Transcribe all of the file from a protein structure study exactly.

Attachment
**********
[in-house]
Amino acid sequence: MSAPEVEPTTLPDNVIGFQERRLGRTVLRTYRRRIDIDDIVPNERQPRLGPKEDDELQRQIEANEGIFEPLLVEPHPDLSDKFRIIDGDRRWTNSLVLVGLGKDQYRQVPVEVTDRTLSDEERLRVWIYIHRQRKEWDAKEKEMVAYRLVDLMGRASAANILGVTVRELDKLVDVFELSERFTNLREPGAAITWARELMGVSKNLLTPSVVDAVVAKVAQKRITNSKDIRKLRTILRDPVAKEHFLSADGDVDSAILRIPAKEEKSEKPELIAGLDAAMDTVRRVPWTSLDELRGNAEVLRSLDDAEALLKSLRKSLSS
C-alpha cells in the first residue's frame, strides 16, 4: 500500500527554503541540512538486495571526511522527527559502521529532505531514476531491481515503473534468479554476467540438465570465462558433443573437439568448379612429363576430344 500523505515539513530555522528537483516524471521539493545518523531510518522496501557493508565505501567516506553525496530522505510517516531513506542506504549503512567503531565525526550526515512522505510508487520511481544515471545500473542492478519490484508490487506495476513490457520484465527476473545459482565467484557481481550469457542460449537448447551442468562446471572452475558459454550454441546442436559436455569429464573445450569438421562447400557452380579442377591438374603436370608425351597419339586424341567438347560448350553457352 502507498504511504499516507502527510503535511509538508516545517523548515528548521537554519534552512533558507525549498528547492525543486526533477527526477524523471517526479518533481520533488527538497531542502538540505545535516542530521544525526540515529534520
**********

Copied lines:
[in-house]
Amino acid sequence: MSAPEVEPTTLPDNVIGFQERRLGRTVLRTYRRRIDIDDIVPNERQPRLGPKEDDELQRQIEANEGIFEPLLVEPHPDLSDKFRIIDGDRRWTNSLVLVGLGKDQYRQVPVEVTDRTLSDEERLRVWIYIHRQRKEWDAKEKEMVAYRLVDLMGRASAANILGVTVRELDKLVDVFELSERFTNLREPGAAITWARELMGVSKNLLTPSVVDAVVAKVAQKRITNSKDIRKLRTILRDPVAKEHFLSADGDVDSAILRIPAKEEKSEKPELIAGLDAAMDTVRRVPWTSLDELRGNAEVLRSLDDAEALLKSLRKSLSS
C-alpha cells in the first residue's frame, strides 16, 4: 500500500527554503541540512538486495571526511522527527559502521529532505531514476531491481515503473534468479554476467540438465570465462558433443573437439568448379612429363576430344 500523505515539513530555522528537483516524471521539493545518523531510518522496501557493508565505501567516506553525496530522505510517516531513506542506504549503512567503531565525526550526515512522505510508487520511481544515471545500473542492478519490484508490487506495476513490457520484465527476473545459482565467484557481481550469457542460449537448447551442468562446471572452475558459454550454441546442436559436455569429464573445450569438421562447400557452380579442377591438374603436370608425351597419339586424341567438347560448350553457352 502507498504511504499516507502527510503535511509538508516545517523548515528548521537554519534552512533558507525549498528547492525543486526533477527526477524523471517526479518533481520533488527538497531542502538540505545535516542530521544525526540515529534520